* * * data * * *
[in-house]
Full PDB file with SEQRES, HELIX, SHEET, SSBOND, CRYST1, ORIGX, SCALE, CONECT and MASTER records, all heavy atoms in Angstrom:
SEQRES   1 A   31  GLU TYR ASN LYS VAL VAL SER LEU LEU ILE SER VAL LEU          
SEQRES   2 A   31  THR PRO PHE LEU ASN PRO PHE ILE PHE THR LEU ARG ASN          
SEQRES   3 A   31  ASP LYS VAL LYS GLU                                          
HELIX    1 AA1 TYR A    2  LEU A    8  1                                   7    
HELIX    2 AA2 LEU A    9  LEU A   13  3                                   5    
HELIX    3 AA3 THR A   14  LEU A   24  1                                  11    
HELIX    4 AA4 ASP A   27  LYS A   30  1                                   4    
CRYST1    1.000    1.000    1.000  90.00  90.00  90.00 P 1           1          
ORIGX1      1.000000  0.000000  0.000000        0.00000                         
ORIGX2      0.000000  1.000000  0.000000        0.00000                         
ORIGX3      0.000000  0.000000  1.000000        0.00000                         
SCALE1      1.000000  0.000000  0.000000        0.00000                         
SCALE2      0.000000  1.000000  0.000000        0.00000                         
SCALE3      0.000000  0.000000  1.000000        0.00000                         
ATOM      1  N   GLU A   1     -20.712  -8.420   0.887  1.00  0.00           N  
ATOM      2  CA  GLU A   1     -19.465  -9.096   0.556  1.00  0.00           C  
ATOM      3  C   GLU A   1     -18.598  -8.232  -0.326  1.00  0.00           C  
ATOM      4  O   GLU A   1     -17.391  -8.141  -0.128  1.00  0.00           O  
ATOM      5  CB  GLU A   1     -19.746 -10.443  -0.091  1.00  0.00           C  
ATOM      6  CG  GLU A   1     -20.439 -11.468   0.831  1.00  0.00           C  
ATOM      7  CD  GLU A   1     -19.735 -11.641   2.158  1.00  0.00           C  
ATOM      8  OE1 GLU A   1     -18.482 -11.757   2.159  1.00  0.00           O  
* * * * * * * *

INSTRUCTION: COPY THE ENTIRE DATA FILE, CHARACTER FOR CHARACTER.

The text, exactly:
[in-house]
Full PDB file with SEQRES, HELIX, SHEET, SSBOND, CRYST1, ORIGX, SCALE, CONECT and MASTER records, all heavy atoms in Angstrom:
SEQRES   1 A   31  GLU TYR ASN LYS VAL VAL SER LEU LEU ILE SER VAL LEU          
SEQRES   2 A   31  THR PRO PHE LEU ASN PRO PHE ILE PHE THR LEU ARG ASN          
SEQRES   3 A   31  ASP LYS VAL LYS GLU                                          
HELIX    1 AA1 TYR A    2  LEU A    8  1                                   7    
HELIX    2 AA2 LEU A    9  LEU A   13  3                                   5    
HELIX    3 AA3 THR A   14  LEU A   24  1                                  11    
HELIX    4 AA4 ASP A   27  LYS A   30  1                                   4    
CRYST1    1.000    1.000    1.000  90.00  90.00  90.00 P 1           1          
ORIGX1      1.000000  0.000000  0.000000        0.00000                         
ORIGX2      0.000000  1.000000  0.000000        0.00000                         
ORIGX3      0.000000  0.000000  1.000000        0.00000                         
SCALE1      1.000000  0.000000  0.000000        0.00000                         
SCALE2      0.000000  1.000000  0.000000        0.00000                         
SCALE3      0.000000  0.000000  1.000000        0.00000                         
ATOM      1  N   GLU A   1     -20.712  -8.420   0.887  1.00  0.00           N  
ATOM      2  CA  GLU A   1     -19.465  -9.096   0.556  1.00  0.00           C  
ATOM      3  C   GLU A   1     -18.598  -8.232  -0.326  1.00  0.00           C  
ATOM      4  O   GLU A   1     -17.391  -8.141  -0.128  1.00  0.00           O  
ATOM      5  CB  GLU A   1     -19.746 -10.443  -0.091  1.00  0.00           C  
ATOM      6  CG  GLU A   1     -20.439 -11.468   0.831  1.00  0.00           C  
ATOM      7  CD  GLU A   1     -19.735 -11.641   2.158  1.00  0.00           C  
ATOM      8  OE1 GLU A   1     -18.482 -11.757   2.159  1.00  0.00           O  